Hackers who infiltrated the Office of Personnel Management (OPM) had access to the agency’s security clearance computer system for over a year, giving them ample time to steal as much information as possible from OPM’s database of military and intelligence officials, the Washington Post has reported.
“The longer you have to exfiltrate the data, the more you can take,” Stewart Baker, a former National Security Agency general counsel, told the Post.
“If you’ve got a year to map the network, to look at the file structures, to consult with experts and then go in and pack up stuff, you’re not going to miss the most valuable files.”
The breach itself occurred in June or July 2014, more than a year before it was discovered and made public by administration officials.
Initial estimates put the number of people affected at around 4 million, but a government worker’s union has insisted that as many as 14 million federal employees may have had their sensitive security clearance and background information stolen in the breach.
This higher figure makes sense given recent revelations about how long the hackers were able to remain in OPM’s system undetected — a long-observed tactic of Chinese hackers, who have been known to infiltrate servers and maintain their access for a year or more to quietly spy on their targets.
“The average time Chinese hackers have access to a compromised system is 356 days and the longest recorded was 4 years and 10 months,” Mark Wuergler, a senior cybersecurity researcher at Immunity Inc., told Business Insider, citing research published in a 2013 Mandiant report that tracked high-profile Chinese hacking groups.
“They are really good at what they do, and when they break into something it’s not just smash and grab,” Wuergler said.
Sophisticated attackers, he notes, “might also play a psychological game” by making the forensic researchers reacting to the breach think they have successfully expelled them from the system, allowing hackers to remain embedded without fear of further detection.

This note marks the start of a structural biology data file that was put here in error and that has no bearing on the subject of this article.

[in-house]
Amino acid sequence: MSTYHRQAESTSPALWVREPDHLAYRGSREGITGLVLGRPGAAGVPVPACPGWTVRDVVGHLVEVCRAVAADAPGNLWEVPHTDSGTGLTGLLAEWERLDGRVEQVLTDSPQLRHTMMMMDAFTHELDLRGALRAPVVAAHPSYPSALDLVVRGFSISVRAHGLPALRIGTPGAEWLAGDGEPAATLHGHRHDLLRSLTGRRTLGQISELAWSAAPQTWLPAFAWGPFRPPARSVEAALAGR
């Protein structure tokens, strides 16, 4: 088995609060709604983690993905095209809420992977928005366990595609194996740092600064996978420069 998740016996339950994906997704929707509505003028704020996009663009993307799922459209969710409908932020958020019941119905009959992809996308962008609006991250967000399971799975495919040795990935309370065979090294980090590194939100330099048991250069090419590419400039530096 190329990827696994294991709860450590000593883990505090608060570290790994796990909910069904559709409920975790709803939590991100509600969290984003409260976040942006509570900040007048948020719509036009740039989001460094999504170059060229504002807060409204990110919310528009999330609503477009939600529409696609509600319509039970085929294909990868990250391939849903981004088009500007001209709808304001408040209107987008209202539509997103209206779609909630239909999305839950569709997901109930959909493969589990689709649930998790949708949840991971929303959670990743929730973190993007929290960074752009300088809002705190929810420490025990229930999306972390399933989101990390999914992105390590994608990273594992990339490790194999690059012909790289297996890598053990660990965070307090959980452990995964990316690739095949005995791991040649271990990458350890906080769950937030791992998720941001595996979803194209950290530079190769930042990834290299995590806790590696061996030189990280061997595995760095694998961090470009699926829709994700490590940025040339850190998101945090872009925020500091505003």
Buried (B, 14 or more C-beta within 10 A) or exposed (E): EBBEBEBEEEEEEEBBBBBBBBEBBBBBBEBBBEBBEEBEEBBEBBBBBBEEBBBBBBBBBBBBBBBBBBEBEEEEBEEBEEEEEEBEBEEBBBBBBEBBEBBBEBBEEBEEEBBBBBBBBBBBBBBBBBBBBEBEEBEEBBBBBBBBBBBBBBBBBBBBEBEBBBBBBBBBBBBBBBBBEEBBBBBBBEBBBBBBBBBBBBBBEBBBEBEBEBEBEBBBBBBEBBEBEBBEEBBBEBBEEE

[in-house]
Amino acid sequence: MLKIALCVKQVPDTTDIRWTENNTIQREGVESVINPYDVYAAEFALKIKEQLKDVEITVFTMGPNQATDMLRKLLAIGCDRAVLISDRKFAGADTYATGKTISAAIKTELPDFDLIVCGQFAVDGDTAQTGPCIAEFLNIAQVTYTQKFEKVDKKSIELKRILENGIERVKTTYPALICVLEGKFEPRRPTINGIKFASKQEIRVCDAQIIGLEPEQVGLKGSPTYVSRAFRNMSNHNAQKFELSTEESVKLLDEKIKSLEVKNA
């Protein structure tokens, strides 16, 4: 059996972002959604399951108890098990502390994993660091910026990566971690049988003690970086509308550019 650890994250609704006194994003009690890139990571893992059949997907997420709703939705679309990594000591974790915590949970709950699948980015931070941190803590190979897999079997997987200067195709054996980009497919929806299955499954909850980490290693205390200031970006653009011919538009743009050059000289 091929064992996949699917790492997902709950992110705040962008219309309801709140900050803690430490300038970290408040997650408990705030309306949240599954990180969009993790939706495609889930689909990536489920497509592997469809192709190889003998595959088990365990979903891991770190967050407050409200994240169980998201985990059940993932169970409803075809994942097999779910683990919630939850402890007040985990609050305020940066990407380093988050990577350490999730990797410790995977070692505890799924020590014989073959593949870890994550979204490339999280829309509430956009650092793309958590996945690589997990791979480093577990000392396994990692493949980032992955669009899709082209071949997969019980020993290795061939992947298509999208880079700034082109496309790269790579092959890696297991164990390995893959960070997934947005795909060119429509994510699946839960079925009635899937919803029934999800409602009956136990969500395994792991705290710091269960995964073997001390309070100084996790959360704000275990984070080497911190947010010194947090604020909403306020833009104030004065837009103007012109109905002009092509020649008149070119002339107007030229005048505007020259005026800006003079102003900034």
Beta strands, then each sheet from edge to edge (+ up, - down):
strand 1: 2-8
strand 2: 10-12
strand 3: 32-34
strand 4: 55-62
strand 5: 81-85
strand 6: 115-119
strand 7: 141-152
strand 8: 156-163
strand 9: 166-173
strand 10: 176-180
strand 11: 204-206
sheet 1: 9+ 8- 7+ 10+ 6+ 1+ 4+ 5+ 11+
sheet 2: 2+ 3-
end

Jeffrey Wagner, OPM director of information technology security operations, told the Post that the first breach of OPM’s security clearance system in early 2014 did not result in any theft of data.
“We were actually able to stop” the hackers before they took any information, he said.
The hackers’ second attempt in mid-2014, however, proved successful, indicating that “China may have never left the OPM’s system in the first place,” Wuergler noted.
The news that hackers remained in OPM’s system for over a year follows reports that contractors in Argentina and China were given “direct access to every row of data in every database” when they were hired by the Office of Personnel Management (OPM) to manage the personnel records of federal employees.
Experts and politicians are now lambasting the US government for the way agency handled IT security.
“OPM is right in general that encryption is not magic security butter,” Dave Aitel, CEO of cybersecurity firm Immunity Inc., told Business Insider. “But the committee is also right in that OPM was massively negligent.”
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